Grana Padano
Made from cows' milk. Grana means grain. This is a fine-grained cheese that is spicy but in no way pungent. This cheese is aged at 59-68 degrees for ten to eighteen months, and is another good grating cheese.

Asiago
A cheese made in the tradition of Asiago d’Allevo, it is made from skimmed cows' milk. It has a slow maturation process that creates a slightly sharp flavor; if aged for two years it becomes granular, brittle and intensely flavorful. The mature Asiago is a good grating cheese. Varieties available: BelGoioiso, Vecchio Italian, shredded

Parmesan
An Italian style hard cheese made from cows' milk, it is a good shredding cheese. Varieties available: organic, grated, BelGoioiso

Mascarpone
Mad with skimmed milk that was kept in a vat overnight from an evening milking.

Cheddar
Named for a village in England. This cheese comes in many varieties, but all have the same basic curd made from cow’s milk. The milk is allowed to settle, draw together into a “cake” and acidify, while repeatedly being relayered. The curd is then milled, and the resultant yield, also called curd, is salted. The cheese is then molded, pressed and ripened at 45 to 50 degrees. If the cheddar is yellow, it has been colored with annatto seed. Varieties available: mild white, sharp white, mild yellow, medium yellow, tomato basil, smoked, horseradish, Wensleydale English, reduced fat, garlic, caraway, low fat/low salt, jalapeno, Cotswold, Northern Meadows

Aged Cheddar
Usually this cheese says how long it’s been aged. The wait is worth it. Varieties available: sharp, 2-year, 4-year, Canadian 1-year, 7-year, Still Meadows

Cheese Curds
These are curds of cheddar formed from the milling process. They are salted at this stage instead of being allowed to continue on in the process of cheddar production. Known for its squeaky texture, this is a fun cheese. Varieties available: fresh white, garlic/dill, onion/chive,

Feta
Commonly known as a brined cheese due to the brine it is stored in. The brine is not intended to overwhelm the flavor of this cheese, but today’s use of pasteurized milk weakens this cheese’s flavor. To reduce the salty effects of the brine, place this cheese in milk or plain water for a few minutes or longer before serving. To make Feta, milk is heated to 95 degrees, rennet is added, and the mixture is left to coagulate. Once the milk has curdled, the curd is cut and the whey is drained. The curds are then put in a bag, pressed and left to dry for a few hours. It is then salted (the more salt used the harder the cheese will be) and left to dry for 24 hours before being packed in brine. Varieties available: organic, Athenos, reduced fat, Capri goat, garlic/herb, feta in oil & herbs, w/ peppercorn, basil/ tomato, Mt. Sterling goat, Chevrotines French goat, Valbreso French sheep milk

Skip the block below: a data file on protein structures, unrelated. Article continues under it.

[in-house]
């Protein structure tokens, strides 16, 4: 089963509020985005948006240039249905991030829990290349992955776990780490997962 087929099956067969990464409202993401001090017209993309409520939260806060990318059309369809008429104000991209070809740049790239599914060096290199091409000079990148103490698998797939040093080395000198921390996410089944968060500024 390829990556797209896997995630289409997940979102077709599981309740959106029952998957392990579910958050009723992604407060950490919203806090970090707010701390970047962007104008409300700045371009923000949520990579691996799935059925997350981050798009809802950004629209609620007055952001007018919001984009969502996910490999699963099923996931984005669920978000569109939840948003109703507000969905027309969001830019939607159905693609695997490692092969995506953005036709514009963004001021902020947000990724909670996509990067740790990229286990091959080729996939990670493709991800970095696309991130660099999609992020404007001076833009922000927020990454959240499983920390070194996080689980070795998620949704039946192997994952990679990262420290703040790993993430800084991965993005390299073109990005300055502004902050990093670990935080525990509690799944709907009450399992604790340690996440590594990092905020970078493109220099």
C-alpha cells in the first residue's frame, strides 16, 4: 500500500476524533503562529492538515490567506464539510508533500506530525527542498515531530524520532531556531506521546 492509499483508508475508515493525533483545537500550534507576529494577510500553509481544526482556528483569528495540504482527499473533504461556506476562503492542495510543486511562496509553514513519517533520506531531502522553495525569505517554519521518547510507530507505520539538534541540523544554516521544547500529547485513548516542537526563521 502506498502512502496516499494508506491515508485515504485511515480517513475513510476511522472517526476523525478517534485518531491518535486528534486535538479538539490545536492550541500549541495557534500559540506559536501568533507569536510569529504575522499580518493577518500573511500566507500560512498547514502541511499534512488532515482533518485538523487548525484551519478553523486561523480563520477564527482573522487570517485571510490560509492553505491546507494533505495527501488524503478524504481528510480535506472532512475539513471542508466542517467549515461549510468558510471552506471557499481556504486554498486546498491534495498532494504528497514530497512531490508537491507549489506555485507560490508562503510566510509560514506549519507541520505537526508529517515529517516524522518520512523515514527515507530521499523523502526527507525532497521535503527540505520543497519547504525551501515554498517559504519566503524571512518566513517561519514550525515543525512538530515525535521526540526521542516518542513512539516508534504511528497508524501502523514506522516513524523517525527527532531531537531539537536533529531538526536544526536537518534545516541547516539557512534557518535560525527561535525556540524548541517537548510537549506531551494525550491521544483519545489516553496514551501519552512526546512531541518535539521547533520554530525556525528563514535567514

Brick
A Wisconsin original this cows' milk cheese is a semi-soft surface molded cheese. For a mild flavor it is ripened for three weeks: for a stronger flavor it is ripened for an addition alone or two months. Varieties available: Widmer aged

Tilsit
A variation based on Gouda, the difference is this cheese is washed and brushed for the first two months so that a crusty rind forms. This protects the smooth interior (with its tiny holes) from drying out. The flavor is buttery but slightly spicy. Varieties available: Danish

Pyrenes
From the region of the Pyrenees Atlantiques, and Haute-Pyrenees, it is made from cow milk and sealed in a rind. This is a mild, semi-soft cheese. Varieties available: Le Roy

Ossau Iraty
From the Bearn and Basque country in Pyrenees Atlantiques but from sheeps' milk, also sealed in a rind. A flavorful cheese that is sliceable, goes well with fruit or on its own.

Other Varieties Available
Other Varieties Available but not Described: Chihuahua, Huntsman, Safr Port Salut, St. Albray, Iberico 3 milks, La Vacarica, Creame Fraiche, Butterkasse, Juusto, Oka, Dubliner, paneer, Drunken Goat, Boursin, Valfrais, Merkts spreads, and Scenic Valley Spreads

Make Your Very Own Cheese Tray
Making a cheese platter for the holidays? Andy Johnston, crack cheese coordinator, suggests these 5 cheeses as favorites:
Widmer’s 4-year Aged Cheddar
Le Roule Garlic Herb
Belletoile French Triple Cream Brie
Iberico Three milk blend
St. Albray


Resources: The World Encyclopedia of Cheese, The Cheese Bible, cheese.com